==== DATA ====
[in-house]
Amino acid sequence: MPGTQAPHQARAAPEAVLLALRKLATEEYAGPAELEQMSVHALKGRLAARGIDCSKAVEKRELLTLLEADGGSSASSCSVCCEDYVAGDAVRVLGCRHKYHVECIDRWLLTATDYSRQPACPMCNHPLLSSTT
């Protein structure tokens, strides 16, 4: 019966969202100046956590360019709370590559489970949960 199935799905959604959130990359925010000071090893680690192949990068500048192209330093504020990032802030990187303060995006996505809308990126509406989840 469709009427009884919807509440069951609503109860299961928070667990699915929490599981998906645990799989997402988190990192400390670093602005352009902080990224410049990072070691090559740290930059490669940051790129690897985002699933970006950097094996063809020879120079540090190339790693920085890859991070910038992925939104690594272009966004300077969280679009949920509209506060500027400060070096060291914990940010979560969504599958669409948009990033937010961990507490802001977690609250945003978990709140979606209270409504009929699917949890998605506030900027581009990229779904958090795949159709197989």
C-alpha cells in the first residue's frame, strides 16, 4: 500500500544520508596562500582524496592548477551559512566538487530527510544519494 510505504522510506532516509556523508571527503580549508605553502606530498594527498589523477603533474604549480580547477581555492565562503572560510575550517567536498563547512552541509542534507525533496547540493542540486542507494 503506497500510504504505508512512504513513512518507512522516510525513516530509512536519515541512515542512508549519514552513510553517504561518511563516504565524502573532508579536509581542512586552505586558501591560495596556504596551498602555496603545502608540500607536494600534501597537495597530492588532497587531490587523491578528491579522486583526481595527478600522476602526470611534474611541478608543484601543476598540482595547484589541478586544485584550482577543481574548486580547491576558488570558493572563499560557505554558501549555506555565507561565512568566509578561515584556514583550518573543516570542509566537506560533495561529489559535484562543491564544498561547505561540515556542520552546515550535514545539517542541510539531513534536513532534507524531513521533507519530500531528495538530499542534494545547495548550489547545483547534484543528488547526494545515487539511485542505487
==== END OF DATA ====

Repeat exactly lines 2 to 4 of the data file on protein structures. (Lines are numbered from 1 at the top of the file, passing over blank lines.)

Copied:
Amino acid sequence: MPGTQAPHQARAAPEAVLLALRKLATEEYAGPAELEQMSVHALKGRLAARGIDCSKAVEKRELLTLLEADGGSSASSCSVCCEDYVAGDAVRVLGCRHKYHVECIDRWLLTATDYSRQPACPMCNHPLLSSTT
């Protein structure tokens, strides 16, 4: 019966969202100046956590360019709370590559489970949960 199935799905959604959130990359925010000071090893680690192949990068500048192209330093504020990032802030990187303060995006996505809308990126509406989840 469709009427009884919807509440069951609503109860299961928070667990699915929490599981998906645990799989997402988190990192400390670093602005352009902080990224410049990072070691090559740290930059490669940051790129690897985002699933970006950097094996063809020879120079540090190339790693920085890859991070910038992925939104690594272009966004300077969280679009949920509209506060500027400060070096060291914990940010979560969504599958669409948009990033937010961990507490802001977690609250945003978990709140979606209270409504009929699917949890998605506030900027581009990229779904958090795949159709197989």
C-alpha cells in the first residue's frame, strides 16, 4: 500500500544520508596562500582524496592548477551559512566538487530527510544519494 510505504522510506532516509556523508571527503580549508605553502606530498594527498589523477603533474604549480580547477581555492565562503572560510575550517567536498563547512552541509542534507525533496547540493542540486542507494 503506497500510504504505508512512504513513512518507512522516510525513516530509512536519515541512515542512508549519514552513510553517504561518511563516504565524502573532508579536509581542512586552505586558501591560495596556504596551498602555496603545502608540500607536494600534501597537495597530492588532497587531490587523491578528491579522486583526481595527478600522476602526470611534474611541478608543484601543476598540482595547484589541478586544485584550482577543481574548486580547491576558488570558493572563499560557505554558501549555506555565507561565512568566509578561515584556514583550518573543516570542509566537506560533495561529489559535484562543491564544498561547505561540515556542520552546515550535514545539517542541510539531513534536513532534507524531513521533507519530500531528495538530499542534494545547495548550489547545483547534484543528488547526494545515487539511485542505487